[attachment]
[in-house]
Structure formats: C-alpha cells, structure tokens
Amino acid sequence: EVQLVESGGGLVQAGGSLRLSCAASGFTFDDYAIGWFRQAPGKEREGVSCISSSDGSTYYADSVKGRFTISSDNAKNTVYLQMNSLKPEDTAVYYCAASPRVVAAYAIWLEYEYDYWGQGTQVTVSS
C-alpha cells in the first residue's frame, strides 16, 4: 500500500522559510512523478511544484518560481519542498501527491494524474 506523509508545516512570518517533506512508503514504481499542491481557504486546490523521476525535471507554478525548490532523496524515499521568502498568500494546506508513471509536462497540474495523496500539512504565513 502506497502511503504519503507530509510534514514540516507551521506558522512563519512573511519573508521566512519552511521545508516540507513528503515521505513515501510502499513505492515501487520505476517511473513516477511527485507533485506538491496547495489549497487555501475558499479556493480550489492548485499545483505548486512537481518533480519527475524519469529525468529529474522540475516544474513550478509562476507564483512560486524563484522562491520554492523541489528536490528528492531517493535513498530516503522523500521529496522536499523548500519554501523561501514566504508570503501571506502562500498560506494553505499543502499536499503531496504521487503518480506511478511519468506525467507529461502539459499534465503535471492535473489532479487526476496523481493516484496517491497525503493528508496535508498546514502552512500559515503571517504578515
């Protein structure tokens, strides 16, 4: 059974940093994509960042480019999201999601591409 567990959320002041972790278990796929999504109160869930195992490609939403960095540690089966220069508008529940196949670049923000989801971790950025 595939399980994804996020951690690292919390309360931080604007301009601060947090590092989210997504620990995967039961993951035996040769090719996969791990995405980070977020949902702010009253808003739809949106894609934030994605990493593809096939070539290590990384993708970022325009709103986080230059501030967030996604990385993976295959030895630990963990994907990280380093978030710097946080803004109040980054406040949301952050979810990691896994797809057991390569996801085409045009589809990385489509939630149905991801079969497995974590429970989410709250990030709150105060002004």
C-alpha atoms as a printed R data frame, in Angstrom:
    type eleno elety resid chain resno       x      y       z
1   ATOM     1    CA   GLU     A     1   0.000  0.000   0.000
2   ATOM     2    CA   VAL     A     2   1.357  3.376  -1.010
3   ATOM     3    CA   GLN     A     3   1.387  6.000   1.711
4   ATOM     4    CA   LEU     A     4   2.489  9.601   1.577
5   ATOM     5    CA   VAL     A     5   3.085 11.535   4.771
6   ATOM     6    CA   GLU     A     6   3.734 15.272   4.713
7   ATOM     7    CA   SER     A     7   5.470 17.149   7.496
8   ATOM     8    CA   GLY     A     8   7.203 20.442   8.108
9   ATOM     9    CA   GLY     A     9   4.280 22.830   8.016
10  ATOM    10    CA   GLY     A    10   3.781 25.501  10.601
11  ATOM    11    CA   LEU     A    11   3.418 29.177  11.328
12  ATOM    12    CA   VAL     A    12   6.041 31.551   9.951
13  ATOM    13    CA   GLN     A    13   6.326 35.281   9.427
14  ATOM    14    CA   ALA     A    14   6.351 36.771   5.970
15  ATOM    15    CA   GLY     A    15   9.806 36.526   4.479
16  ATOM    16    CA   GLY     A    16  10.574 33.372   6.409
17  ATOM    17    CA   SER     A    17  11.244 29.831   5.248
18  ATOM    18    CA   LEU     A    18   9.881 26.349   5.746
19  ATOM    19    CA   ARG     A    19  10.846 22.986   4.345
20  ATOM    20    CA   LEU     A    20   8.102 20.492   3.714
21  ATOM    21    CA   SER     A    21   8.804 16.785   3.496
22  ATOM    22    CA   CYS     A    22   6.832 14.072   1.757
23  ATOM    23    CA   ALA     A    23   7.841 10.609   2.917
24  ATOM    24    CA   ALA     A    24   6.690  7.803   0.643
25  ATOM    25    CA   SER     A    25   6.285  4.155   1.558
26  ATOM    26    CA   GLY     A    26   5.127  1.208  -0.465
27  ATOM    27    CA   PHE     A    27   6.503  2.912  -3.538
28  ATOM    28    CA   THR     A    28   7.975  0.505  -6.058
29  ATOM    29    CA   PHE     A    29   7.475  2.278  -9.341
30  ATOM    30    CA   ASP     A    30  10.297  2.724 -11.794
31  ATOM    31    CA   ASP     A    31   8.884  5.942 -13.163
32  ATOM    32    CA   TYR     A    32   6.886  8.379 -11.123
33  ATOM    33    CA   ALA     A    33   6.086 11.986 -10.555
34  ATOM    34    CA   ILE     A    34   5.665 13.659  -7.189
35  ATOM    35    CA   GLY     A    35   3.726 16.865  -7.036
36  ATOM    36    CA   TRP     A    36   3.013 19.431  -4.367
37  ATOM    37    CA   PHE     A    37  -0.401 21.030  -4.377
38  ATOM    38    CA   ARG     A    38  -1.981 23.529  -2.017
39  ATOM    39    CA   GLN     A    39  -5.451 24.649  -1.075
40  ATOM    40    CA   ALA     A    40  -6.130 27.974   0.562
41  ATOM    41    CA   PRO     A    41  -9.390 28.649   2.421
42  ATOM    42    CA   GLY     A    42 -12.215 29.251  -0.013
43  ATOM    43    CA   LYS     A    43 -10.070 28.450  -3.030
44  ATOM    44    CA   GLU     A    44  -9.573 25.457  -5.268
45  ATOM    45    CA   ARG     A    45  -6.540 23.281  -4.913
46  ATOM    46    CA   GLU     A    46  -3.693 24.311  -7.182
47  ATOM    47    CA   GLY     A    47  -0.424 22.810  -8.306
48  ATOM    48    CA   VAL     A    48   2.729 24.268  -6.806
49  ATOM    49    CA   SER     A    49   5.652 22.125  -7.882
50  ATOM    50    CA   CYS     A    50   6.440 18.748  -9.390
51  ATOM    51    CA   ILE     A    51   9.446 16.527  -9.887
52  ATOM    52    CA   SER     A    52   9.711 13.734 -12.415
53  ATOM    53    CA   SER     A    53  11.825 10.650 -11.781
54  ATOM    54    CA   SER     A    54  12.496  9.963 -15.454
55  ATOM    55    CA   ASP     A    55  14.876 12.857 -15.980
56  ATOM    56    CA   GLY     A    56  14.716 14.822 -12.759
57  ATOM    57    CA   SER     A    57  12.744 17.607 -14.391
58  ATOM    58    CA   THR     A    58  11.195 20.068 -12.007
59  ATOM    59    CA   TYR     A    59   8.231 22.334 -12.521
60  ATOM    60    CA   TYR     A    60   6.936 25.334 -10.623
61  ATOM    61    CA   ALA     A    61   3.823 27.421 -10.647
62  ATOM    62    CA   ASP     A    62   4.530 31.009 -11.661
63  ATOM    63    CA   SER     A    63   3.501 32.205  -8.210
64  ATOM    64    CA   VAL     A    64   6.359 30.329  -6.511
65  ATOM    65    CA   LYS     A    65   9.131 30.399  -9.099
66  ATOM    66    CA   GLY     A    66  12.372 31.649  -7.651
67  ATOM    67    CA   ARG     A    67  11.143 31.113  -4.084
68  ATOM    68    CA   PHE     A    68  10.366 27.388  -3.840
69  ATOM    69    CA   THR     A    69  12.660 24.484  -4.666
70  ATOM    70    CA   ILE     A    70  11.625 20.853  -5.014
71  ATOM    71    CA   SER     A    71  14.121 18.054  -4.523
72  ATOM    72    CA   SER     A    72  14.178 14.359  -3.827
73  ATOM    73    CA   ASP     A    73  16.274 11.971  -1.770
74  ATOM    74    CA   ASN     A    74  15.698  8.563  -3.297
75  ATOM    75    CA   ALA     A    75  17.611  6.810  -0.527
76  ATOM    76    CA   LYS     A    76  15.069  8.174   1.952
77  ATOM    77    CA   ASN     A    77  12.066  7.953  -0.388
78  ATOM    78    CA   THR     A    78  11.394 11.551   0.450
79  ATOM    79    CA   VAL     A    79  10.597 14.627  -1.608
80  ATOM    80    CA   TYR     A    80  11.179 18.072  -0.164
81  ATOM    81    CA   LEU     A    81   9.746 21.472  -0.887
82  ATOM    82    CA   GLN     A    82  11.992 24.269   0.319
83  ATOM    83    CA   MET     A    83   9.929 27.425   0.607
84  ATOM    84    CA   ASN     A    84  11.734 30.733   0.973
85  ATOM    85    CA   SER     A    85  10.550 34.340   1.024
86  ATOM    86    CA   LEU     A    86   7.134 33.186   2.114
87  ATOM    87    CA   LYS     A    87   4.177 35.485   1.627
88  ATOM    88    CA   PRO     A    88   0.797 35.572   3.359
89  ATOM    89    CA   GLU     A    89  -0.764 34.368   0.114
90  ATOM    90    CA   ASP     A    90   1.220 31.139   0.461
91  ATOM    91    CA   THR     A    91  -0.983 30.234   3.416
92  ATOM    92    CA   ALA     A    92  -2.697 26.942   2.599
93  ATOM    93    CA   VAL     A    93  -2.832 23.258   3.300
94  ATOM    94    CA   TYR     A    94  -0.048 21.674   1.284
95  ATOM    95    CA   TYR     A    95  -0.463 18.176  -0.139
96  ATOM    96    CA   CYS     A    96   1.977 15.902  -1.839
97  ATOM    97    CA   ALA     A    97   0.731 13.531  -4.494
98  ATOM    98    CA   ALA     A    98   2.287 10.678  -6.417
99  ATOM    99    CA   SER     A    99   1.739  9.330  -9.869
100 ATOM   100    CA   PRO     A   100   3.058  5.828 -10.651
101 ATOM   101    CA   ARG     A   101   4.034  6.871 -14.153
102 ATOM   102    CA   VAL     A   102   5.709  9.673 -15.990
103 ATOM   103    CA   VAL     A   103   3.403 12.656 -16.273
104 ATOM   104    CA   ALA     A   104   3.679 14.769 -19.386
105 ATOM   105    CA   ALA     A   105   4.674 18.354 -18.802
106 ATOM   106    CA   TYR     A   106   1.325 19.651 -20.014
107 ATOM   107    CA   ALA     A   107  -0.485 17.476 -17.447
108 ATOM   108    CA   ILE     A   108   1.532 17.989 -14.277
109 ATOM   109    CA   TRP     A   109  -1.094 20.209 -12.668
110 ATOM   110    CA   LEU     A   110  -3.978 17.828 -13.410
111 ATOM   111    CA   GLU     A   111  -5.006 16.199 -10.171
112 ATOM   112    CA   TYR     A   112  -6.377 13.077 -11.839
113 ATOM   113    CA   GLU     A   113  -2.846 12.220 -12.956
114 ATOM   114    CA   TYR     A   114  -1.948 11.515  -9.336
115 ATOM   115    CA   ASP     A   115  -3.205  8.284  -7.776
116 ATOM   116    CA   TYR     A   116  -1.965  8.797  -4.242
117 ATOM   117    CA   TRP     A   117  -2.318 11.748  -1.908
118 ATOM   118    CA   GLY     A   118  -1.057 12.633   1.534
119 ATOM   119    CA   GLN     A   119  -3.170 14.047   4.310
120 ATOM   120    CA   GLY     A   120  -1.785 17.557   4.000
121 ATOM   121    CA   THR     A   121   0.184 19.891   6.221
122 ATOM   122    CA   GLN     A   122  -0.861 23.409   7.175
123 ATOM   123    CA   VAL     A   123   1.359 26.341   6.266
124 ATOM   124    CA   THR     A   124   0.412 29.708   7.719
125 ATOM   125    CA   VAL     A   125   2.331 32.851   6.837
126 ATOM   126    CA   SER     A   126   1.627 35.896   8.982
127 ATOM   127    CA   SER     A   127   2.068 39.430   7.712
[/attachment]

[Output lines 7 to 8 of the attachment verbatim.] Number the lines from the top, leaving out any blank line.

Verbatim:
    type eleno elety resid chain resno       x      y       z
1   ATOM     1    CA   GLU     A     1   0.000  0.000   0.000